Months of public outcry over crime, drug abuse and a seemingly out of control homeless population came to a head Tuesday in three hours of testimony before the Santa Cruz City Council.
The result was a vote to bring the police department, which spends $20 million on staffing, up to its full staffing level of 94 officers. It now has 86 and has had trouble finding qualified candidates.
The council also put up $50,000 to Parks and Recreation clean up crews after residents complained of garbage, pollution and needles at the Pogonip and Cowell Beach. It asked for reports from new county health director Lisa Hernandez about the needle exchange program, which has become a focus of debate.
And it set up a six-month task force to study public safety problems.
Opinions varied sharply in hours of public testimony.
Surfer Ken "Skindog" Collins called for the closure of the Homeless Services Center, which he said was nothing more than a "crack house." He said he was afraid to shop at Costco because of the homeless people camped in the neighborhood.
Councilman Don Lane, who is on the center's board, called for compassion: "Because they are homeless and a drug addict doesn't suddenly make them a non-human being in the community," he said.
The needle exchange was a hot topic. It distributes 250,000 needles a year to drug addicts. The exchange doesn't count the numbers of needles turned in and give an equal amount of new ones.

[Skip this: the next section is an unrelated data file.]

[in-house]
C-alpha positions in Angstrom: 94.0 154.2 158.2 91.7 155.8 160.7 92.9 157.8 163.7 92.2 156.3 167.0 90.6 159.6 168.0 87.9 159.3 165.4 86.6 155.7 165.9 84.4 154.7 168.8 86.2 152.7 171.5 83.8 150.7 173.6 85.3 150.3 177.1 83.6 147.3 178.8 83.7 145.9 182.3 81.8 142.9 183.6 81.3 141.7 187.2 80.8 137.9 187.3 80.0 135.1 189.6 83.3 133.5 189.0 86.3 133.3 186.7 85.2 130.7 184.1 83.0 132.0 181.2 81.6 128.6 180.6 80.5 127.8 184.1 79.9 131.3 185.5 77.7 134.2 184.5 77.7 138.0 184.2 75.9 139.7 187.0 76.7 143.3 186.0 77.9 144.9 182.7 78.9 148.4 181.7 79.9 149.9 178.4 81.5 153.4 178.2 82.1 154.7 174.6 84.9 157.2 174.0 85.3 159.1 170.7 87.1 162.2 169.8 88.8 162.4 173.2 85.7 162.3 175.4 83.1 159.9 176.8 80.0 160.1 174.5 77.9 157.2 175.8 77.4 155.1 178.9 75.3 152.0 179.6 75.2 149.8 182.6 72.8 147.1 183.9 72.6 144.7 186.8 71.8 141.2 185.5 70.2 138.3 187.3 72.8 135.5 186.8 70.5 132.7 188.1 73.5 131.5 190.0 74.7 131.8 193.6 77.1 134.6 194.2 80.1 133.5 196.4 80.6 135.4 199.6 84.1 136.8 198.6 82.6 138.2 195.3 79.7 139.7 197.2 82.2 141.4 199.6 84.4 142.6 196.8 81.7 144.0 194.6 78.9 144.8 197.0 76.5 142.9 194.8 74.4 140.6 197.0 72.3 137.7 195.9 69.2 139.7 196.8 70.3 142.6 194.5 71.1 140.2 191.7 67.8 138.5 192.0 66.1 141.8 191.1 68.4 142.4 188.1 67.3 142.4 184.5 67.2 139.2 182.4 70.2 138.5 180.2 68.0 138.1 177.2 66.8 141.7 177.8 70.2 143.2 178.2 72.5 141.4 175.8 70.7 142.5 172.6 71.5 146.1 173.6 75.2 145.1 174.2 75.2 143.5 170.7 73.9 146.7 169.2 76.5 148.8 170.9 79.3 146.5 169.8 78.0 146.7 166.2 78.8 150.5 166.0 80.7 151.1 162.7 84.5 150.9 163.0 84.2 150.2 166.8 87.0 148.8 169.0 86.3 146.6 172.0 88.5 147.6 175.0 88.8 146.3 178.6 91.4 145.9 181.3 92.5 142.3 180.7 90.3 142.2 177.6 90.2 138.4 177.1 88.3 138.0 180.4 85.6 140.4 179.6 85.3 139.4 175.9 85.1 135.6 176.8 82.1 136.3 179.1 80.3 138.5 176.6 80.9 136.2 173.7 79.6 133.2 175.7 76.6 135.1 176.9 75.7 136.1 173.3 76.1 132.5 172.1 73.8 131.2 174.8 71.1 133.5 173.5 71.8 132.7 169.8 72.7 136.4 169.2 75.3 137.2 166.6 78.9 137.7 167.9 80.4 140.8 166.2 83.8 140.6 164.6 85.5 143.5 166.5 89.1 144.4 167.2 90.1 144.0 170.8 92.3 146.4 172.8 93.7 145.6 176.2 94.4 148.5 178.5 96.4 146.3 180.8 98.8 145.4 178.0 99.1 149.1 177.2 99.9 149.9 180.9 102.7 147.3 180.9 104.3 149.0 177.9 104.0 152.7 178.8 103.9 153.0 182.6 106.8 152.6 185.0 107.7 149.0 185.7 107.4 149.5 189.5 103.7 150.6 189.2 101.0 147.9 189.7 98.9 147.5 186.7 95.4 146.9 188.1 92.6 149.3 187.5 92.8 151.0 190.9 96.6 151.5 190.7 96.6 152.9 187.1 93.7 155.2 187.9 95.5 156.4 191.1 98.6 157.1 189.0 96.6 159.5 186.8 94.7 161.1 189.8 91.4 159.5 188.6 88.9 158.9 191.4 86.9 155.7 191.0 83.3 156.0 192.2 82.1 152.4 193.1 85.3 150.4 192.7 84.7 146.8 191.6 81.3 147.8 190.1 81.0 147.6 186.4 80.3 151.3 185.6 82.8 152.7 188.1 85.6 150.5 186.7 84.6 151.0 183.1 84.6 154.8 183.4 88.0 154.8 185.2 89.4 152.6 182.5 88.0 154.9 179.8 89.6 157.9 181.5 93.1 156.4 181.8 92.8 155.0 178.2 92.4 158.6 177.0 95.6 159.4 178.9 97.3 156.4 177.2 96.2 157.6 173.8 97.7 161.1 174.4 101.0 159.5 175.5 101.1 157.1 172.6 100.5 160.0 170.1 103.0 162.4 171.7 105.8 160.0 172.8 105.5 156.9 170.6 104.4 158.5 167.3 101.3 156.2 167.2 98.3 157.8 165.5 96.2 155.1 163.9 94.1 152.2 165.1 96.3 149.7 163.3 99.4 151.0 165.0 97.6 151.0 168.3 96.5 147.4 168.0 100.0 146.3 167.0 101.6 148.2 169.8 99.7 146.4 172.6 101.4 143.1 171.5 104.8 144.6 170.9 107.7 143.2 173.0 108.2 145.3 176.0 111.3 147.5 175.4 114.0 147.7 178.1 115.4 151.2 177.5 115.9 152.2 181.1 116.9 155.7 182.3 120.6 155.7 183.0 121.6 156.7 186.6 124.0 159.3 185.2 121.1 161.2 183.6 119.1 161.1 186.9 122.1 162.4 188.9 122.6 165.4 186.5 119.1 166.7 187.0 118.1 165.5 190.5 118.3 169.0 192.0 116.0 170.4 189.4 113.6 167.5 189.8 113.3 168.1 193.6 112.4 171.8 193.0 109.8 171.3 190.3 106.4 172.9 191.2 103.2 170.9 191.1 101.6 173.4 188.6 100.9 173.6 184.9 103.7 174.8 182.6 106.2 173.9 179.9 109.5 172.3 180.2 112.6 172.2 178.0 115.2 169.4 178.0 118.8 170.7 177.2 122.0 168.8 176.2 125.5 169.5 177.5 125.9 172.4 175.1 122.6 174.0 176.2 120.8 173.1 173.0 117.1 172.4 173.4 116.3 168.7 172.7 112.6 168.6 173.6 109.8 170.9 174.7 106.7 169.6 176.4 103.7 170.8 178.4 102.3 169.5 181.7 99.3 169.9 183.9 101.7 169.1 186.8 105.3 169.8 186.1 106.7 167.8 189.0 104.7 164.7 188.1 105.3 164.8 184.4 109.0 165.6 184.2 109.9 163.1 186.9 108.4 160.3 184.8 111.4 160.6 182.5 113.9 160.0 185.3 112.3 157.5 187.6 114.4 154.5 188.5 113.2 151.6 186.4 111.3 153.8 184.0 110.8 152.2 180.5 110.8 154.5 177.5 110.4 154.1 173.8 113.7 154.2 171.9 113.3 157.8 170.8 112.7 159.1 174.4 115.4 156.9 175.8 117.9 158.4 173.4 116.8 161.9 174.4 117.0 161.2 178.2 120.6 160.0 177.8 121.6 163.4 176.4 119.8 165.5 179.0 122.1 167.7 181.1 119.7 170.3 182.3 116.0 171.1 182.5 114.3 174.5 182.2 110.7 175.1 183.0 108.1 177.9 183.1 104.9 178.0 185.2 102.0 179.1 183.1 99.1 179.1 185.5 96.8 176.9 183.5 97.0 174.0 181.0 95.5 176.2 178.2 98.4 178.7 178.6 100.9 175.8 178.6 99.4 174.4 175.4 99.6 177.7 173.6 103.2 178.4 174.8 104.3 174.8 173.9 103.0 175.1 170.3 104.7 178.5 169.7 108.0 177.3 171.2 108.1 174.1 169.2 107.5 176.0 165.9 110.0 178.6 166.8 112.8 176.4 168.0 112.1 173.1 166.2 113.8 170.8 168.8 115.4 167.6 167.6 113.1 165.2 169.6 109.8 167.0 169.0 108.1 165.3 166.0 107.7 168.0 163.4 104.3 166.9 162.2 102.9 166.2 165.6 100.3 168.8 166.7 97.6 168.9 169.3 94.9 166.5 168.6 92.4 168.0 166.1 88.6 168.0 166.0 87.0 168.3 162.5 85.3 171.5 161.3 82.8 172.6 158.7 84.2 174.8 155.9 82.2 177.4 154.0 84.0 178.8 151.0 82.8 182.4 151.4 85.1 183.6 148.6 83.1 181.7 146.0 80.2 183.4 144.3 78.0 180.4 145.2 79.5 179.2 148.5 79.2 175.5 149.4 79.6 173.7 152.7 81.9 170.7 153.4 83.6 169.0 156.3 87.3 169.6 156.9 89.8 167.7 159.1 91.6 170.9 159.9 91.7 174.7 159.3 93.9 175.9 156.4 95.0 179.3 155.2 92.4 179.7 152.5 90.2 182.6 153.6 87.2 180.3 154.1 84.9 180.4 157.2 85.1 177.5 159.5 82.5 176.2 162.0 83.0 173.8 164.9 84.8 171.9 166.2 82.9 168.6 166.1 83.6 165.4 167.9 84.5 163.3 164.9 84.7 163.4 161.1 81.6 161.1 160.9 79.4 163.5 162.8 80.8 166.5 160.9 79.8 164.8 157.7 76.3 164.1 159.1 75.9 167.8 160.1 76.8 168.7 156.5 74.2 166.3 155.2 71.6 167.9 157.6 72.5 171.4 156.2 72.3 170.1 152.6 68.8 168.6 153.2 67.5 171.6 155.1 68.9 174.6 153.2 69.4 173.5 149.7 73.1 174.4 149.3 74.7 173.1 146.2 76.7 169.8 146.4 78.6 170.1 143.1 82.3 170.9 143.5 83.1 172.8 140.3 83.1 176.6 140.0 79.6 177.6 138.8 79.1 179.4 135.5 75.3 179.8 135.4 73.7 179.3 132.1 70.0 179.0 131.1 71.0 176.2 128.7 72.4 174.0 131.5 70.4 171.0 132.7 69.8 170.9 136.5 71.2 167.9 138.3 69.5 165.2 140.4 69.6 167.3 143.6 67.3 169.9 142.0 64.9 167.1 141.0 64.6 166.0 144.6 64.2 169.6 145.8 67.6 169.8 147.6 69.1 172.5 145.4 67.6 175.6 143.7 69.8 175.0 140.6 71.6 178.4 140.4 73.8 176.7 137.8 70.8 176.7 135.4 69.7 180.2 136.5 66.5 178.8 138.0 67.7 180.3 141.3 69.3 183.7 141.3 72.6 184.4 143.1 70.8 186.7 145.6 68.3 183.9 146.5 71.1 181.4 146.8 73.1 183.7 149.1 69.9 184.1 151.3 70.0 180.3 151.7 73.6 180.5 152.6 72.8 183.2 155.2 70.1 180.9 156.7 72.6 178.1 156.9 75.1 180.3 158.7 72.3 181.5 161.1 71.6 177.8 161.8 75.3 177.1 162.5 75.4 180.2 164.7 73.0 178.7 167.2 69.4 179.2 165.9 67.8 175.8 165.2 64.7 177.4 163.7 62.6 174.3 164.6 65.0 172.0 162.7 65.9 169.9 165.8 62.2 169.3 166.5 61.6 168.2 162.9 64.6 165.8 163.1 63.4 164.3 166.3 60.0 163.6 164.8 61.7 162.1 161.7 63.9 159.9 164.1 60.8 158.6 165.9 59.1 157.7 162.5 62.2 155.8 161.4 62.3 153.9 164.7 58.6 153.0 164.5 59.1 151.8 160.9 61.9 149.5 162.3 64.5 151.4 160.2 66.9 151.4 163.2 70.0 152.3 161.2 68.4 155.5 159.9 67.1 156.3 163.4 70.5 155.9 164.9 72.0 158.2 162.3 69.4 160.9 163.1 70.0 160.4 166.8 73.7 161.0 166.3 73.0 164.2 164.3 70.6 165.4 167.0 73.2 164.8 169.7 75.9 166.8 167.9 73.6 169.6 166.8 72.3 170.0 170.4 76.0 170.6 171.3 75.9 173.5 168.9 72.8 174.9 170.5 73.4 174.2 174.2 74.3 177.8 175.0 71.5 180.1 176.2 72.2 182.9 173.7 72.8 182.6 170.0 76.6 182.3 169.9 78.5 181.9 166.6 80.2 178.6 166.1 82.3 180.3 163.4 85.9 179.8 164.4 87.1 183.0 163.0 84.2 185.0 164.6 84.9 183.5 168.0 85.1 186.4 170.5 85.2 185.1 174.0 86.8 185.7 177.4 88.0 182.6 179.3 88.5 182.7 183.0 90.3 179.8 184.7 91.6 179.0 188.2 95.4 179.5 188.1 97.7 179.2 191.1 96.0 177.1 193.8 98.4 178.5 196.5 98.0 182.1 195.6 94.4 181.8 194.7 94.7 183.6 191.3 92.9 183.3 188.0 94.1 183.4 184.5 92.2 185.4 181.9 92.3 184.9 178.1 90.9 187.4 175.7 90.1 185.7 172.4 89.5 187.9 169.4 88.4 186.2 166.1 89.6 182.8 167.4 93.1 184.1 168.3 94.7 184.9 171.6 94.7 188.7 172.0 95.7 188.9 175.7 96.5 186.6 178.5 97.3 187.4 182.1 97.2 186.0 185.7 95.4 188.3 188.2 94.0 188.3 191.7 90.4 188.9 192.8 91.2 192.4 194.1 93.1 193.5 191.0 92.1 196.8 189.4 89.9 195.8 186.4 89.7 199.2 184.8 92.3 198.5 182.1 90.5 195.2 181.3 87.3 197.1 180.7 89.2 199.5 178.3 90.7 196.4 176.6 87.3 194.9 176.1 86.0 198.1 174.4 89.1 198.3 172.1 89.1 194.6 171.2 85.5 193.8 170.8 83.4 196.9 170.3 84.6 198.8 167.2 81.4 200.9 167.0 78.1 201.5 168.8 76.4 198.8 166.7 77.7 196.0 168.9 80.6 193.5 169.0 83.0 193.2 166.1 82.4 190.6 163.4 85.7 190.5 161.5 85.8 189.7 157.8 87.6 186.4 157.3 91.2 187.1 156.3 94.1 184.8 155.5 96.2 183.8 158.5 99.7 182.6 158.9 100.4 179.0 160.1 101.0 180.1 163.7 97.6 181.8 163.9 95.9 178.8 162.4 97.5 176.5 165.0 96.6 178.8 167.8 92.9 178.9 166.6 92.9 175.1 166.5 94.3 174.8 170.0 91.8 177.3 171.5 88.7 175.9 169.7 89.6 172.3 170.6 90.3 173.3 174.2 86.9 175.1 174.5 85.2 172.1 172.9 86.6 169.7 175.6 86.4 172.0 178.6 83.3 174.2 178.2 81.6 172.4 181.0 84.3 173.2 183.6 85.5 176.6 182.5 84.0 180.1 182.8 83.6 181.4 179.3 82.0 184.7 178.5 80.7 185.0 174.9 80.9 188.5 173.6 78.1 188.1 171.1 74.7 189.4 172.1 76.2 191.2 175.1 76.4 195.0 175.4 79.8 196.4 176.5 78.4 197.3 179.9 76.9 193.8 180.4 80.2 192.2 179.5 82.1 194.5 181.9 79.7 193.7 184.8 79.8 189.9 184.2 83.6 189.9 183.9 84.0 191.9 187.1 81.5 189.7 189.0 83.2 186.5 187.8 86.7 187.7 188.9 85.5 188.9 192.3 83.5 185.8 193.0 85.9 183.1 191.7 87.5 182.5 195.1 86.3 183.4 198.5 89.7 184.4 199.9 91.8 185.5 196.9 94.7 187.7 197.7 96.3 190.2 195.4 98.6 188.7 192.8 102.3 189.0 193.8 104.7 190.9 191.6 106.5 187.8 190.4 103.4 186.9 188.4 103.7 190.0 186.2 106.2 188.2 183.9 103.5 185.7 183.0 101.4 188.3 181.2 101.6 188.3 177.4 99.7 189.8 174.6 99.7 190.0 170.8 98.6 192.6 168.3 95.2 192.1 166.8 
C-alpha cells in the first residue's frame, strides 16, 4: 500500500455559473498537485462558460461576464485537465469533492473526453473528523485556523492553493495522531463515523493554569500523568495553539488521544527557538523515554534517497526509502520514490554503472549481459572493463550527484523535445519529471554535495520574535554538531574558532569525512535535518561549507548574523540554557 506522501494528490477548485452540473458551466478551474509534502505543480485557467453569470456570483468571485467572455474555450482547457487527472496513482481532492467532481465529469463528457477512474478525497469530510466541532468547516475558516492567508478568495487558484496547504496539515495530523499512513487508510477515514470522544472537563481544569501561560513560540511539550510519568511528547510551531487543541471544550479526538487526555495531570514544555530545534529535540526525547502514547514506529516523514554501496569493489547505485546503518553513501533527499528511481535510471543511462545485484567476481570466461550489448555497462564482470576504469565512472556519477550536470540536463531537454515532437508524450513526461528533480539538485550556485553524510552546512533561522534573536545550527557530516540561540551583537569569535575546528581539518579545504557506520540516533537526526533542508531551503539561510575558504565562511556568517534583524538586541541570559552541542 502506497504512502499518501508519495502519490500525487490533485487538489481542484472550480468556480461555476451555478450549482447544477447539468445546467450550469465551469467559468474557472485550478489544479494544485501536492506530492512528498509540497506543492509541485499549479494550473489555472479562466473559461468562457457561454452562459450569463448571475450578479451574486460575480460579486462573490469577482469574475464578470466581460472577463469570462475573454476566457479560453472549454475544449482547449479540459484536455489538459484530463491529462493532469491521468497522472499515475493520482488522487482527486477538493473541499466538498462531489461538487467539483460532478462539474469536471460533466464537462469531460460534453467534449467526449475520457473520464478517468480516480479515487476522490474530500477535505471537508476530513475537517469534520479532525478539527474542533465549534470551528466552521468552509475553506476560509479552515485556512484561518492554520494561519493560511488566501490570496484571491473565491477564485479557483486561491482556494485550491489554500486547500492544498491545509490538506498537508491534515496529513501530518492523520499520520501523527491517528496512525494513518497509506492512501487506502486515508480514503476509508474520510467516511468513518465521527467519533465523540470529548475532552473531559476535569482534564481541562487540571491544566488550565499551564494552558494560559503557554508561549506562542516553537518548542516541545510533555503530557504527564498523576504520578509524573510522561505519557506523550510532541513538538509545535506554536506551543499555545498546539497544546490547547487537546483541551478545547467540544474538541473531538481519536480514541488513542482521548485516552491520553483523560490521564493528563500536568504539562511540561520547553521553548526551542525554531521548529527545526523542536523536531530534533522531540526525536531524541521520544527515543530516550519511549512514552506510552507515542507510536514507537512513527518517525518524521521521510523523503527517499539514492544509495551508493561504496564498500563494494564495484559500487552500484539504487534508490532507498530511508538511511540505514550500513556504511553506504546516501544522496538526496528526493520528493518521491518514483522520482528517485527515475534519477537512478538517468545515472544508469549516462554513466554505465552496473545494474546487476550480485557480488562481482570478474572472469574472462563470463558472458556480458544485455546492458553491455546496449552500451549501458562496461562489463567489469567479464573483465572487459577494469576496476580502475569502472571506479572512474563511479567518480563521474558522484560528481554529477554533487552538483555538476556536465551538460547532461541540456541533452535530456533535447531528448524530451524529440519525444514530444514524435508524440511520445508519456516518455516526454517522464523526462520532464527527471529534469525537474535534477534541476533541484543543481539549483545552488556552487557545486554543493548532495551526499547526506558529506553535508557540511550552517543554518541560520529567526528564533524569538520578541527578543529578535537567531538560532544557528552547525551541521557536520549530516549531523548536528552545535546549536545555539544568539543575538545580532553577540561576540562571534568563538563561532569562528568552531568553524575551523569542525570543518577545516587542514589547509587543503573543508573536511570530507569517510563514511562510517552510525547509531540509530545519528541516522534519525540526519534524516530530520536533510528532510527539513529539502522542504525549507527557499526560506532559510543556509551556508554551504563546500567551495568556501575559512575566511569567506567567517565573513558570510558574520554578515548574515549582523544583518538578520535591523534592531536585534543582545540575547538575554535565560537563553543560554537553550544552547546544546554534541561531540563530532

Some said that it was exacerbating the problem by helping drug users.
Emily Ager, who runs the needle exchange, which was chased off of its Lower Ocean distribution point recently after 25 years there, argued that without the exchange addicts will use drugs and share needles hastening the spread of fatal diseases.
Some people quoted a study in the Santa Cruz Sentinel, which showed that a government-run needle program in Santa Clara County distributed half as many needles as the publicly run one in Santa Cruz. Santa Clara is six times bigger but has its needle exchanges out of downtown areas that requires a one-for-one exchange of needles.
Councilwoman Lynn Robinson called for more study of the local exchange.
Several people called for more funding for drug treatment. One woman, a social worker, said that her clients feared crime at the Homeless Services Center and said that police in other cities gave homeless people bus tickets to Santa Cruz.
Deputy Police Chief Rick Martinez said that despite arrests being up 53 percent, police "can't arrest the problem away."
But he was countered by retired Police Sgt. Erik Swannack, who contended that with more police working the areas where drug users congregate, they can chase them away. (see video).
Martinez pointed to the success the city has had cleaning up homeless camps along the freeway and park at Pogonip, arresting 308 people at 243 campsites, 35 percent of them for felonies.